Plastic Recycling Is a Dead-End Street: Year After Year It Declines Even as Plastic Waste Increases
ENVIRONMENT, 31 Oct 2022
24 Oct 2022 – Most plastic simply cannot be recycled, a new Greenpeace USA report concludes. Circular Claims Fall Flat Again, released today, finds that U.S. households generated an estimated 51 million tons of plastic waste in 2021, only 2.4 million tons of which was recycled. Paper, cardboard, and metals are all recycled at a high rate, but plastic continues to be trash.
Most plastic simply cannot be recycled, a new Greenpeace USA report concludes. Circular Claims Fall Flat Again, released today, finds that U.S. households generated an estimated 51 million tons of plastic waste in 2021, only 2.4 million tons of which was recycled.
The report also finds that no type of plastic packaging in the U.S. meets the definition of recyclable used by the Ellen MacArthur Foundation’s New Plastic Economy (EMF NPE) Initiative. Plastic recycling was estimated to have declined to about 5–6% in 2021, down from a high of 9.5% in 2014 and 8.7% in 2018. At that time, the U.S. exported millions of tons of plastic waste to China and counted it as recycled even though much of it was burned or dumped.
By EMF NPE standards, an item must have a 30% recycling rate to receive the “recyclable” classification. Two of the most common plastics in the U.S. that are often considered recyclable – PET #1 and HDPE #2, typically bottles and jugs – fall well below the EMF NPE threshold, only achieving reprocessing rates of 20.9% and 10.3%, respectively. For every other type of plastic, the reprocessing rate is less than 5%.
While PET #1 and HDPE #2 were previously thought of as recyclable, this report finds that being accepted by a recycling processing plant does not necessarily result in them being recycled – effectively negating the recyclability claim.
Lisa Ramsden, Greenpeace USA Senior Plastics Campaigner, said: “Corporations like Coca-Cola, PepsiCo, Nestlé, and Unilever have worked with industry front groups to promote plastic recycling as the solution to plastic waste for decades. But the data is clear: practically speaking, most plastic is just not recyclable. The real solution is to switch to systems of reuse and refill.”
According to the report, which is an update to a 2020 report, mechanical and chemical recycling of plastic waste fails because plastic waste is extremely difficult to collect, virtually impossible to sort for recycling, environmentally harmful to reprocess, often made of and contaminated by toxic materials, and not economical to recycle.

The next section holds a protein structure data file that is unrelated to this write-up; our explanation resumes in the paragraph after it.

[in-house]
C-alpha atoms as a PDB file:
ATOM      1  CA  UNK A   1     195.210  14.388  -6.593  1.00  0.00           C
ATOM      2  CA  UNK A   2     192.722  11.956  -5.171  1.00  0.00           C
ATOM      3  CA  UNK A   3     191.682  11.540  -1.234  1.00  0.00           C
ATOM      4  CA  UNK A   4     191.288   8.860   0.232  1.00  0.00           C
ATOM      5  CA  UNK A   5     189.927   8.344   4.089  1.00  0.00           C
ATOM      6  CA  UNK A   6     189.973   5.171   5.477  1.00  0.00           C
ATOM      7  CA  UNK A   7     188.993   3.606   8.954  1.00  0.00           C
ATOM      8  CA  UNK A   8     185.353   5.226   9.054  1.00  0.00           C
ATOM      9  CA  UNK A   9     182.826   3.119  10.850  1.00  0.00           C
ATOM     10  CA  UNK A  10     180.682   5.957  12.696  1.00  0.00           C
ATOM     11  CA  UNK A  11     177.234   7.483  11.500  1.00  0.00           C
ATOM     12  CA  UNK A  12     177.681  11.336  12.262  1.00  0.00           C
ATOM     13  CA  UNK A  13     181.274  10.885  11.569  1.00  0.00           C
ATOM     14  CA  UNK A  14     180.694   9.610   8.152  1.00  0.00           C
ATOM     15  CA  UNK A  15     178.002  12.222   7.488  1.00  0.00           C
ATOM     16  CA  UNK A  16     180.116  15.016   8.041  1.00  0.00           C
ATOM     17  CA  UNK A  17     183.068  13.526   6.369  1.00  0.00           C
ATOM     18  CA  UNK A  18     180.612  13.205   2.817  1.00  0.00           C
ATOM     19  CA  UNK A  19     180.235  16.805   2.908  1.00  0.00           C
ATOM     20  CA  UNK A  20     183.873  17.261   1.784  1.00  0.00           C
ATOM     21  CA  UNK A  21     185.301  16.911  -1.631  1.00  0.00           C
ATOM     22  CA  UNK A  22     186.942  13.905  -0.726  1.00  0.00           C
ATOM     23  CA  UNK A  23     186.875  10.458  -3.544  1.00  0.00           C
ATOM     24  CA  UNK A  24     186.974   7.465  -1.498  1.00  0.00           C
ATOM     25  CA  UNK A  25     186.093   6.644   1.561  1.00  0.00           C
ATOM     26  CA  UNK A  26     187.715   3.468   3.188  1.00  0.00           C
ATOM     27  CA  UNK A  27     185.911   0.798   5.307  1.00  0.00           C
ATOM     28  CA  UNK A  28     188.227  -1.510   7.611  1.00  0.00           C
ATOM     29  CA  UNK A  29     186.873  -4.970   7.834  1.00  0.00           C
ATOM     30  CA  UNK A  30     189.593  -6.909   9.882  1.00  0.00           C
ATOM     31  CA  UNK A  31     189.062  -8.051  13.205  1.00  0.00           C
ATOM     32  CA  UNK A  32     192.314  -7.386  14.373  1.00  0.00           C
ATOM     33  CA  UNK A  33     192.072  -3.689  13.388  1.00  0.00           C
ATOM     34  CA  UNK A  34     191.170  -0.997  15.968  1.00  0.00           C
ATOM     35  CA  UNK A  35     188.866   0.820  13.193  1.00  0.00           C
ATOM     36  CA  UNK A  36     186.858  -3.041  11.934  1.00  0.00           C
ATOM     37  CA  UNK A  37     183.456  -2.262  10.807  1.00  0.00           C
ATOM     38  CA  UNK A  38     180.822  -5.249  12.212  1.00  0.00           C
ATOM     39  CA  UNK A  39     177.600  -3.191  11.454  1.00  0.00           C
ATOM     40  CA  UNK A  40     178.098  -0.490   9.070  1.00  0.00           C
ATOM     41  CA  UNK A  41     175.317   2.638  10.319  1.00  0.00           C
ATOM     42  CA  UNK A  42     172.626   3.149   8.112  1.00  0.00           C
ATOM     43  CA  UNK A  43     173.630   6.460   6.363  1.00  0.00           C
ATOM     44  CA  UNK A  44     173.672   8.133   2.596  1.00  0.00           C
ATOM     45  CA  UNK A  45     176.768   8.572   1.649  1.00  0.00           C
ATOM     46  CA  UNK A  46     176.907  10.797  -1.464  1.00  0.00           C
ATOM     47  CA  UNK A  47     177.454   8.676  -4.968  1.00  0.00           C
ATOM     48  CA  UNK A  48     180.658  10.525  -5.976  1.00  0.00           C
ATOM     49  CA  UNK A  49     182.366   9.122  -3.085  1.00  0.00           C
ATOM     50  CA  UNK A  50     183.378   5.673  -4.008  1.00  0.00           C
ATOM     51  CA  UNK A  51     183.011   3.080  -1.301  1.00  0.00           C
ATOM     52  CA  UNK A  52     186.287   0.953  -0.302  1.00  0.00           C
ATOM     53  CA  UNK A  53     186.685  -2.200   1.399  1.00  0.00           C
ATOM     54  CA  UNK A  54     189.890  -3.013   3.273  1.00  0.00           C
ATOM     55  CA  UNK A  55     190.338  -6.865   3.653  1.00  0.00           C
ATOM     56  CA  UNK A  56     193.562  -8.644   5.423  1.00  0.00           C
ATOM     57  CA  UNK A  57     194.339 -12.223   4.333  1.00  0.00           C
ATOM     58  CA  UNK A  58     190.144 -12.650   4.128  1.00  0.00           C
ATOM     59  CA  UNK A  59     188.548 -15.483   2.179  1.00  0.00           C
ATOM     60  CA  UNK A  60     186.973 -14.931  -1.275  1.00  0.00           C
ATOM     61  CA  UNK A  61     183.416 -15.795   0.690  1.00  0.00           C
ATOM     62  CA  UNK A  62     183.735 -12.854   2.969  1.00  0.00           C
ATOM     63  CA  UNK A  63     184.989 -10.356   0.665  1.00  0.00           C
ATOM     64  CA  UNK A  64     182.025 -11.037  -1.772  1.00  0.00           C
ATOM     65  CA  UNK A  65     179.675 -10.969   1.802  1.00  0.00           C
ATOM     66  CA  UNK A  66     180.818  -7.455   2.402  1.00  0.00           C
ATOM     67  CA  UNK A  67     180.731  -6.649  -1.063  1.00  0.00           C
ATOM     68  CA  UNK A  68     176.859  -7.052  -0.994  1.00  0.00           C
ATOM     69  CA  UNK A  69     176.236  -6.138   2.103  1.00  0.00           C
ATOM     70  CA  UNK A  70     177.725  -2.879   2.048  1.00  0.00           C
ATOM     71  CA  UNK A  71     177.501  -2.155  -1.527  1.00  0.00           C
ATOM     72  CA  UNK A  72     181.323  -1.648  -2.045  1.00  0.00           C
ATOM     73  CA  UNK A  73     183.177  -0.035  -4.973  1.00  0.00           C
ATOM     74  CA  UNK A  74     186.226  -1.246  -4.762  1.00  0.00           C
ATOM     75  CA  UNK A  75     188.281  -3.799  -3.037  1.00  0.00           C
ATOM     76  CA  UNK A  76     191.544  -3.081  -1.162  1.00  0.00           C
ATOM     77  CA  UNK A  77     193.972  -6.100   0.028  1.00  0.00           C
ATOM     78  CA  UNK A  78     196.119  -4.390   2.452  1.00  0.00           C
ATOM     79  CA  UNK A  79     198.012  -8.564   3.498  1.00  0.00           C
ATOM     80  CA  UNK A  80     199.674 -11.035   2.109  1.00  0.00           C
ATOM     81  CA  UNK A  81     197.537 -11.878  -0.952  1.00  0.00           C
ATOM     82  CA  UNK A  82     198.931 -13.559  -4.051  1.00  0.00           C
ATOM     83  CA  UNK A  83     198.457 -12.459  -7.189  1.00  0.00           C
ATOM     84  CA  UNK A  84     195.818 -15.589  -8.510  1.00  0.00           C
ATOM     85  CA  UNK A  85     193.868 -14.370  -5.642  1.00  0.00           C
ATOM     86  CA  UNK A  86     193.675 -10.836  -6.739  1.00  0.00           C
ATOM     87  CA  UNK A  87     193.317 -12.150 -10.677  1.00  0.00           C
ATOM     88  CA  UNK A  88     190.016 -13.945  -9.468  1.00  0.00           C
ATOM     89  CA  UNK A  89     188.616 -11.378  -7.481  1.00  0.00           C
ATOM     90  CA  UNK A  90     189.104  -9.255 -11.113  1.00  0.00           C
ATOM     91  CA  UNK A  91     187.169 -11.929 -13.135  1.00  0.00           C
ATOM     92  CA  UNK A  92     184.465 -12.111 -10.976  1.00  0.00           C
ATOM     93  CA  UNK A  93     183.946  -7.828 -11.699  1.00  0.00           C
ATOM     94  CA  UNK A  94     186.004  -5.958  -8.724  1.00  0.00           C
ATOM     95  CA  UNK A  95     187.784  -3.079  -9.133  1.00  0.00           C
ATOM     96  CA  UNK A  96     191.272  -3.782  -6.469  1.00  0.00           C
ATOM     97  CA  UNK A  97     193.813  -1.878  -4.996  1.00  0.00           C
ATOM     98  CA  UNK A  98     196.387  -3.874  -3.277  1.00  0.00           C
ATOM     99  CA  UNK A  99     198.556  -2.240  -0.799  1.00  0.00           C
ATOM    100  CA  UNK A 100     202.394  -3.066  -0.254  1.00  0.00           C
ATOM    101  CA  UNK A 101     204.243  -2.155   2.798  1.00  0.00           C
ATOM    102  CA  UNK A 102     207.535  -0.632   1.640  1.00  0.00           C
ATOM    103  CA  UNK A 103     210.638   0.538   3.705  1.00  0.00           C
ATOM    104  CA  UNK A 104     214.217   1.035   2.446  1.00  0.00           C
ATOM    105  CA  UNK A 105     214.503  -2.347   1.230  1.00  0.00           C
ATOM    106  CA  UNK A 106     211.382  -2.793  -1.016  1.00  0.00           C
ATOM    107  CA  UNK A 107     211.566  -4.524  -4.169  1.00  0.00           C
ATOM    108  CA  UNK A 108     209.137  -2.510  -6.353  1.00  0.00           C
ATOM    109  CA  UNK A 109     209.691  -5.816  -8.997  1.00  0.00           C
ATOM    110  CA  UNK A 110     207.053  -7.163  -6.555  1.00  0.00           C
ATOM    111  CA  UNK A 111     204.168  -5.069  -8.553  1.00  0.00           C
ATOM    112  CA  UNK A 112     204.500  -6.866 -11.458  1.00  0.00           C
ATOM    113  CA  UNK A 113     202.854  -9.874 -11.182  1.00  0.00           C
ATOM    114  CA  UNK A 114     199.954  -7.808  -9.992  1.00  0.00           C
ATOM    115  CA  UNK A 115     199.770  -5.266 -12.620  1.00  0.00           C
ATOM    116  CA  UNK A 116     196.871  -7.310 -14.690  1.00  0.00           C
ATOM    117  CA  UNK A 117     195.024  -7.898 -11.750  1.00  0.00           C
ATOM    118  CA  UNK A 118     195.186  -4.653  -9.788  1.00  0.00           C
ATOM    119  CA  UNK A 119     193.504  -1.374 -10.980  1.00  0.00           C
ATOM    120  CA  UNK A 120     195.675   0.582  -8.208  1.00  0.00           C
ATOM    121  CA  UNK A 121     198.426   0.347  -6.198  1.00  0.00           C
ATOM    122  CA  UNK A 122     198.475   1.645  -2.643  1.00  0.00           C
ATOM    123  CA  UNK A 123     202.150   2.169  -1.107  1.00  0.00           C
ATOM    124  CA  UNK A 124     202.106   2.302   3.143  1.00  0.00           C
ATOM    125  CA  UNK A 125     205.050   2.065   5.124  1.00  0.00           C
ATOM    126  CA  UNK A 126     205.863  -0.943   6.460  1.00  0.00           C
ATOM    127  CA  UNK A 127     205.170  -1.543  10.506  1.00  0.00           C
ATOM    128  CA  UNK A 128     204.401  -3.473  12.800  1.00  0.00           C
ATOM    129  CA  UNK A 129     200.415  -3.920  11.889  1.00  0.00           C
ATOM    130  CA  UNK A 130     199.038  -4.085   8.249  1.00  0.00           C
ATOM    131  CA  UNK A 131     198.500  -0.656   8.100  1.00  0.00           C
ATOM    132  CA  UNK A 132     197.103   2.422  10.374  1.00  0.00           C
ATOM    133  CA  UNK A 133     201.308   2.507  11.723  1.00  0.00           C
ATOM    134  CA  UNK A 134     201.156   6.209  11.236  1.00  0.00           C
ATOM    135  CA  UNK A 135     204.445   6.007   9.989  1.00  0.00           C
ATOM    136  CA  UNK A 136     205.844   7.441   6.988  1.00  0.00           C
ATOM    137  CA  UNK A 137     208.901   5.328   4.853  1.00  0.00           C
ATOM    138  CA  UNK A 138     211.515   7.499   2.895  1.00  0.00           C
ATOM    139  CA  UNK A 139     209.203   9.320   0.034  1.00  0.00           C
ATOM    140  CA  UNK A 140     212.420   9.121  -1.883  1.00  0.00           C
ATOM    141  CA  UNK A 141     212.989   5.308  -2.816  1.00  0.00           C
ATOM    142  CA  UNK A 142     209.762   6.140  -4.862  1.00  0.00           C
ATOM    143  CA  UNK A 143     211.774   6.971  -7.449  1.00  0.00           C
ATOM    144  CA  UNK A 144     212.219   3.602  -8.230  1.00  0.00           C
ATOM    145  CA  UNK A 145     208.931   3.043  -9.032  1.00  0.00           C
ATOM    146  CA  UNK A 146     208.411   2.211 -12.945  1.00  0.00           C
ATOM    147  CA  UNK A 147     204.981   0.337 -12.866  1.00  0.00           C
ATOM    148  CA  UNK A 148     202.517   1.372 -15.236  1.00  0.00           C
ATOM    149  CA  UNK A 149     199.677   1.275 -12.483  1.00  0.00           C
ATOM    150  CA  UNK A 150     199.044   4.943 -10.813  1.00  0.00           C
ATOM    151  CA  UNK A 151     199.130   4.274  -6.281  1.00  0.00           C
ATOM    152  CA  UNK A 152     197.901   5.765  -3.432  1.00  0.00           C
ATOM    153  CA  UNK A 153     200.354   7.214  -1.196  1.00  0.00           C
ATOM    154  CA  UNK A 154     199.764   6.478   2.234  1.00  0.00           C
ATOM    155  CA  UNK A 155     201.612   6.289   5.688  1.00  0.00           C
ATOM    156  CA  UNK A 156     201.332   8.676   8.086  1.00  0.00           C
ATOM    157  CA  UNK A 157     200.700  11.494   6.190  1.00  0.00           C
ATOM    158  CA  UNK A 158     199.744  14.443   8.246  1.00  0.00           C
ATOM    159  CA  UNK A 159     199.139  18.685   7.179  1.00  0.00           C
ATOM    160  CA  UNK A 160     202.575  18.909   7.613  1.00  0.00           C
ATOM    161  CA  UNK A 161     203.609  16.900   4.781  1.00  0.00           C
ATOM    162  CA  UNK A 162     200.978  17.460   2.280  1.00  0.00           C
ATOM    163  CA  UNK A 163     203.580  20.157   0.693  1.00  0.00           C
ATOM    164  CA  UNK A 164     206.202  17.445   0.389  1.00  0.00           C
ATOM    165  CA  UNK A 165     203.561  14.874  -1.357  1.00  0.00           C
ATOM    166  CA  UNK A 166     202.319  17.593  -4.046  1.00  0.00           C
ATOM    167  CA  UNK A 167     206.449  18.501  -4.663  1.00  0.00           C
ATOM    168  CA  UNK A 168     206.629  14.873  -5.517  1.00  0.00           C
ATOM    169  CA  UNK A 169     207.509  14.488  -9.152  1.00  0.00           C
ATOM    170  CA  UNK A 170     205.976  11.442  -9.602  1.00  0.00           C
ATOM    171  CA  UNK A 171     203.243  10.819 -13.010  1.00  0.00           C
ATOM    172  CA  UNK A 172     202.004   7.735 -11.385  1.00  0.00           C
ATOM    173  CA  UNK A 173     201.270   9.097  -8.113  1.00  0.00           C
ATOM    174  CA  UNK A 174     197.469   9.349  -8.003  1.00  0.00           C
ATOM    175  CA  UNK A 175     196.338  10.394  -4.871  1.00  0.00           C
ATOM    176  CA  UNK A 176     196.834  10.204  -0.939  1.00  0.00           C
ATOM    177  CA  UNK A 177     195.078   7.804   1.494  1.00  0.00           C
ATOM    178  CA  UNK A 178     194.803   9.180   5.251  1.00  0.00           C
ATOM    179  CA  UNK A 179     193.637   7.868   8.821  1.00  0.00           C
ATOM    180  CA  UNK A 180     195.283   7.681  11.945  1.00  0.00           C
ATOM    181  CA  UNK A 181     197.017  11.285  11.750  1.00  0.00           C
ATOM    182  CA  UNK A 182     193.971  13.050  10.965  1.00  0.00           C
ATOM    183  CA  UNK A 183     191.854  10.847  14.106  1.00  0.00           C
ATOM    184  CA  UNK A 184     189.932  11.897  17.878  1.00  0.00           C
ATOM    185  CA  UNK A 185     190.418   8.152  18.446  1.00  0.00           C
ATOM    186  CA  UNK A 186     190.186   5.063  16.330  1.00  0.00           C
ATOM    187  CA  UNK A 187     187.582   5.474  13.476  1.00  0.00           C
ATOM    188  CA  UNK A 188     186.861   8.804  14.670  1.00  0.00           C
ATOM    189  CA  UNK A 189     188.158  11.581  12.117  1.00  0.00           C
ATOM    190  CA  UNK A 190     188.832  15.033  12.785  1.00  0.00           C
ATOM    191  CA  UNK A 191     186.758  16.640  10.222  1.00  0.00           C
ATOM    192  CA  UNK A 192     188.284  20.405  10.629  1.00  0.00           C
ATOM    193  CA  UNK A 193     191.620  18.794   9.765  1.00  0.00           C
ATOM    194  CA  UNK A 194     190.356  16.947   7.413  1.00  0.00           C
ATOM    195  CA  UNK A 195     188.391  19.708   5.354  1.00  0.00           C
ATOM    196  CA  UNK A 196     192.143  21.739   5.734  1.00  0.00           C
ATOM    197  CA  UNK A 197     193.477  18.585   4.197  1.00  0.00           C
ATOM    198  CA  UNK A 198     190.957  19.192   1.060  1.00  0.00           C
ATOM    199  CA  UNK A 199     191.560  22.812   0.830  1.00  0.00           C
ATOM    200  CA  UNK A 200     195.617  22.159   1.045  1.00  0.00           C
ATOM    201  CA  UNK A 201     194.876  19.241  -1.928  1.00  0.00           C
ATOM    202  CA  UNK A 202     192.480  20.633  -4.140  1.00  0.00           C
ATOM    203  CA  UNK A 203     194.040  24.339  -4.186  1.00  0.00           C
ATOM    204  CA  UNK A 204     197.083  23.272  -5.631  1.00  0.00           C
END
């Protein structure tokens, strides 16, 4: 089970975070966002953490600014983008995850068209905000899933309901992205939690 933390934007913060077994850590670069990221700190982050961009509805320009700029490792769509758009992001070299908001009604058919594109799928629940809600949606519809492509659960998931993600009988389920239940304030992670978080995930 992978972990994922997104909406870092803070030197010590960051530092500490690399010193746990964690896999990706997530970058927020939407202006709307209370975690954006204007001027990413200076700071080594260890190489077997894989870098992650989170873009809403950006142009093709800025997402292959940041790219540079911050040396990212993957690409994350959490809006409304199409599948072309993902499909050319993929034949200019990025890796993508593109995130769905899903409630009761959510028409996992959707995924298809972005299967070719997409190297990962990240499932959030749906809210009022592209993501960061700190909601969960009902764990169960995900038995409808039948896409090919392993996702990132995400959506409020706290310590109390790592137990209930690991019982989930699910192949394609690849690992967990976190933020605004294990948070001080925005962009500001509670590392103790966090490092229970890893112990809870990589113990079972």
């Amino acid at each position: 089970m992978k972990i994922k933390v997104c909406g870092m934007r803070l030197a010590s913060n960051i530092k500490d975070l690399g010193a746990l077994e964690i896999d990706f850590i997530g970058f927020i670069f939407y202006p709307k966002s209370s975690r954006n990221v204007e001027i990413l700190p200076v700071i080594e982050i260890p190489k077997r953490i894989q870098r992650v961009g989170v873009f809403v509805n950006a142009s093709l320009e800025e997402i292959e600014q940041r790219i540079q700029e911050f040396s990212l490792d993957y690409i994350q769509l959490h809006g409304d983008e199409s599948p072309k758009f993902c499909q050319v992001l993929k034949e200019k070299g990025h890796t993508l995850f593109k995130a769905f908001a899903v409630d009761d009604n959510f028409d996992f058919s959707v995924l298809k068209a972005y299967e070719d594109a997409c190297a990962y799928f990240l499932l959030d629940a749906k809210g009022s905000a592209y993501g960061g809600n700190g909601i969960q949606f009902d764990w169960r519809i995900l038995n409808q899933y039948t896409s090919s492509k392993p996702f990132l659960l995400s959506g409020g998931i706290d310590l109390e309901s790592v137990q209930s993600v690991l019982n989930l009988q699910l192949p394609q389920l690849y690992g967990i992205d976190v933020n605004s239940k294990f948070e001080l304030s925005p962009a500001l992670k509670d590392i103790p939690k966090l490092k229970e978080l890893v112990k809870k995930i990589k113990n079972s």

Ramsden said: “Single-use plastics are like trillions of pieces of confetti spewed from retail and fast food stores to over 330 million U.S. residents across more than 3 million square miles each year. It’s simply not possible to collect the vast quantity of these small pieces of plastic sold to U.S. consumers annually. More plastic is being produced, and an even smaller percentage of it is being recycled. The crisis just gets worse and worse, and, without drastic change, will continue to worsen as the industry plans to triple plastic production by 2050.”
Ramsden continued: “We are at a decision point on plastic pollution. It is time for corporations to turn off the plastic tap. Instead of continuing to greenwash and mislead the American public, industry should stand on the right side of history this November and support an ambitious Global Plastics Treaty that will finally end the age of plastic by significantly decreasing production and increasing refill and reuse.”
Over 99 percent of plastic is made from fossil fuels, and as big brands continue their addiction to this harmful material, they are fueling climate impacts and jeopardizing communities in the name of profits. All over the world, communities of color face disproportionate health impacts from the plastics industry, whether through incinerators, landfills, petrochemical facilities, polluted waterways, or the harmful plastic packaging pushed on communities.
The report urges companies to take several additional steps to mitigate the systemic problems associated with plastic recycling, including phasing out single-use plastics, committing to standardized reusable packaging, and adopting a Global Plastics Treaty to help set international standards.
How we conducted this study
The original comprehensive, objective survey of acceptance of plastic items at U.S. residential material recovery facilities for curbside recycling has been continually updated since its creation in October 2019 and was reverified in August 2022. The survey was performed and verified by technically qualified volunteers of The Last Beach Cleanup: two registered professional chemical engineers and a recycling industry expert. The acceptance information was found in the public domain and is publicly shared to promote transparency and establish a traceable account of facts related to “recyclable” claims and labels for plastic products.
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Contact: Tanya Brooks, Senior Communications Specialist at Greenpeace USA, (+1) 703-342-9226, firstname.lastname@example.org
Greenpeace USA is part of a global network of independent campaigning organizations that use peaceful protest and creative communication to expose global environmental problems and promote solutions that are essential to a green and peaceful future. Greenpeace USA is committed to transforming the country’s unjust social, environmental, and economic systems from the ground up to address the climate crisis, advance racial justice, and build an economy that puts people first. Learn more at www.greenpeace.org/usa.
Tags: Environment, Microplastics, Plastic, Plastic Pollution
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